Sales of electronic transponders used to pay highway tolls and the number of people using them are up sharply in the Washington region and along the East Coast this year as more people are opting for the technology as a way out of maddening, toll-induced delays.
The jump in the number of users in Virginia, which joined the E-ZPass network in October, has been most pronounced. In October, 118,000 E-ZPass transactions were recorded. By June, that number had jumped to 646,000. Drivers in Virginia are also able to pay tolls electronically with Smart Tags, and during the same period, the number using them rose by nearly 1 million.
Combined, the number of motorists paying electronically has risen by 1.5 million users a month since October, from about 9.5 million to 11 million, and membership has risen from 495,000 to 540,000.
In Maryland, the number of new accounts has risen nearly 18 percent this year compared with last, and sales are up 22 percent during the busy summer travel season. In all, nearly 57,000 people have joined the network this year, nearly one-fifth of the 316,000 total users in the state. State officials said 45 percent of all toll users pay electronically.
The effects of increased E-ZPass usage are significant. For drivers, whipping through tollbooths is a time- and stress-saver, especially on trips through the Northeast, where tolls are ubiquitous. More E-ZPass users also means fewer people lining up to pay tolls the old-fashioned way, lightening delays for other drivers.
For state officials, a large percentage of electronic toll payers means fewer backups to deal with and fewer harmful pollutants emitted while cars idle.
Officials said the rise in users is due to greater familiarity with the technology and the universal desire not to sit in traffic jams.
The results of increased usage are "better operations of roads, drivers are certainly not sitting in traffic as much, and they're not creating more pollution or air quality issues," said Barbara Reese, chief financial officer for the Virginia Department of Transportation.
Public enthusiasm for electronic tolls also bodes well for plans to build more toll roads in the Washington region. Virtually every major road being considered in Virginia and Maryland would have a toll, and the success of the roads would require collection of tolls without slowing traffic.
John Nelson has had his Smart Tag for about a year and doesn't know how he lived without it.
"It was sweet," the Sterling resident said, recalling his first day of paying electronically on the Dulles Toll Road. "I went right through the first toll plaza and right through the main toll plaza."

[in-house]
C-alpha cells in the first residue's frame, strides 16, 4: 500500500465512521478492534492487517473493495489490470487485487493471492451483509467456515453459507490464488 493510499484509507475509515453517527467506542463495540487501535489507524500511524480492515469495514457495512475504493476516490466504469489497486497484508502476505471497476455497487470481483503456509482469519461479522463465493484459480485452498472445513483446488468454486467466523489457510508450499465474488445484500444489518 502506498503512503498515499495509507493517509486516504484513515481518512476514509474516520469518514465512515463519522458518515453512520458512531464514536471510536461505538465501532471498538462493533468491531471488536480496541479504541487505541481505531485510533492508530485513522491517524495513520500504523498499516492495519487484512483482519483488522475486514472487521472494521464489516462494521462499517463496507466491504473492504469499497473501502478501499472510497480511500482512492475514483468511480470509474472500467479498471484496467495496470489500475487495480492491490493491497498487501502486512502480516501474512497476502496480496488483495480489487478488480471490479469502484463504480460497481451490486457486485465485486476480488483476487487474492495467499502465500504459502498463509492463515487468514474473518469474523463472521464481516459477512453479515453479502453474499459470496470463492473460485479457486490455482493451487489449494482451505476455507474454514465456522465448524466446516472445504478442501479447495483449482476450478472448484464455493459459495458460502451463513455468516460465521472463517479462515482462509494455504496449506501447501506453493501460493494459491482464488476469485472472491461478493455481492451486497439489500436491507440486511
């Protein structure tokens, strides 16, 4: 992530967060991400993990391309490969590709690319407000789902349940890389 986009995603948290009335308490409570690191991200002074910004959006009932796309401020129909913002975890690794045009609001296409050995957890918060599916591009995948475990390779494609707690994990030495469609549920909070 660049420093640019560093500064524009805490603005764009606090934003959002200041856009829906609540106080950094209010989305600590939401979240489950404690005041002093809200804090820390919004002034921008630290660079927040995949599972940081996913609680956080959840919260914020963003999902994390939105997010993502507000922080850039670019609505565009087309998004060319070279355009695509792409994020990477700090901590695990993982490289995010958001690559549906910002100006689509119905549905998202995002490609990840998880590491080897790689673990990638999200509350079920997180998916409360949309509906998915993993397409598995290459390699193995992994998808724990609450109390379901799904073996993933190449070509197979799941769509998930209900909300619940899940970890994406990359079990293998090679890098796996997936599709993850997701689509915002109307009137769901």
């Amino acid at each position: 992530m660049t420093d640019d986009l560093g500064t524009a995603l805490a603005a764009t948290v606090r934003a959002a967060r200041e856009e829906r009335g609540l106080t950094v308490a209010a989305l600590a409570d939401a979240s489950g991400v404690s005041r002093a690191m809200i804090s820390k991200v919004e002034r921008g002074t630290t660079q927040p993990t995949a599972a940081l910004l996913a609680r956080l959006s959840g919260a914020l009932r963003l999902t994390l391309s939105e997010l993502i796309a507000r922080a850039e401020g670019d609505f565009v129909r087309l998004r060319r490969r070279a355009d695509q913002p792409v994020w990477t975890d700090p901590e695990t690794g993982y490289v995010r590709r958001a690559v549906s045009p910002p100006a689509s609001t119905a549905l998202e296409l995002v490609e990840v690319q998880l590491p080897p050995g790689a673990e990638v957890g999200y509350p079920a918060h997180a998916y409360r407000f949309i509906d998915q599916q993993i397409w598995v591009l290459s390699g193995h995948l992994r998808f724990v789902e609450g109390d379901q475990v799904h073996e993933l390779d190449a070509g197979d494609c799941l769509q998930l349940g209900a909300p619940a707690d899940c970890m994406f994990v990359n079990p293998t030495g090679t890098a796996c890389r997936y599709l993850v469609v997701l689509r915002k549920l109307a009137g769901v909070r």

It doesn't surprise Nelson that more and more people are going electronic.
"For people who live out this way and that regularly take the toll road, I don't understand why they wouldn't get a Smart Tag," he said. "It's better than being stopped at toll plazas waiting for a guy who doesn't have the right change."
E-ZPass and Smart Tag work simply. Users put wallet-size transponders on their windows or windshields that automatically register tolls as the cars pass the tollbooths. Motorists maintain an account that can be linked to a credit or debit card from which tolls are deducted.
In the Washington region, drivers can pay tolls electronically on the Dulles Toll Road, Dulles Greenway and Chesapeake Bay Bridge, as well as at several toll facilities in and around Baltimore. In addition to Virginia and Maryland, E-ZPasses and Smart Tags are accepted in Pennsylvania, Delaware, New Jersey, New York, Massachusetts and West Virginia and newcomers New Hampshire, Maineand Illinois.
The response in New Hampshire, which joined the network in late June, has been overwhelming. Spurred by a deep discount, 228,000 transponders had been sold as of yesterday, said Pamela Walsh, spokeswoman for Gov. John Lynch (D). That number was nearly triple what officials expected and sent them scrambling to get more transponders, Walsh said, adding that 25 percent to 30 percent of tolls are now paid electronically.
States are making changes to accommodate all the new electronic toll users. In Maryland, officials have added numerous signs at tollbooths to direct people to E-ZPass lanes. They have also extended some E-ZPass lanes, including a mile-long extension at the Fort McHenry Tunnel in Baltimore.
Maryland also plans to lengthen the E-ZPass lane at the Bay Bridge this fall, said Cheryl Sparks, a spokeswoman for the Maryland Transportation Authority.
Sparks added that the biggest change in Maryland was made this summer, when the state started selling transponders that can be used immediately. In many places, the only way to sign up is through the mail or Internet, and drivers have to wait to get their transponders in the mail.
Between June 21, when the retail sales began, and Aug. 15, about 5,600 transponders were sold, Sparks said.
Virginia has added express lanes on the Dulles Toll Road so drivers can zip through. Other facilities, including the New Jersey Turnpike, have added similar features, while some states have converted lanes for E-ZPass users only and offer discounts.
Mike Day goes to New Jersey a lot and loves that he doesn't have to sit in long lines at tollbooths. The Arlington resident said the people who haven't converted to the world of electronic transponders and jam-free tolls are missing out.
"I am always shocked by the plethora of cars that do not have E-ZPass," he wrote in an e-mail. "These people sometimes wait 20 minutes to pay a toll that I pay in 2 seconds. They must be too lazy to sign up, and too ignorant to realize how much time they are wasting."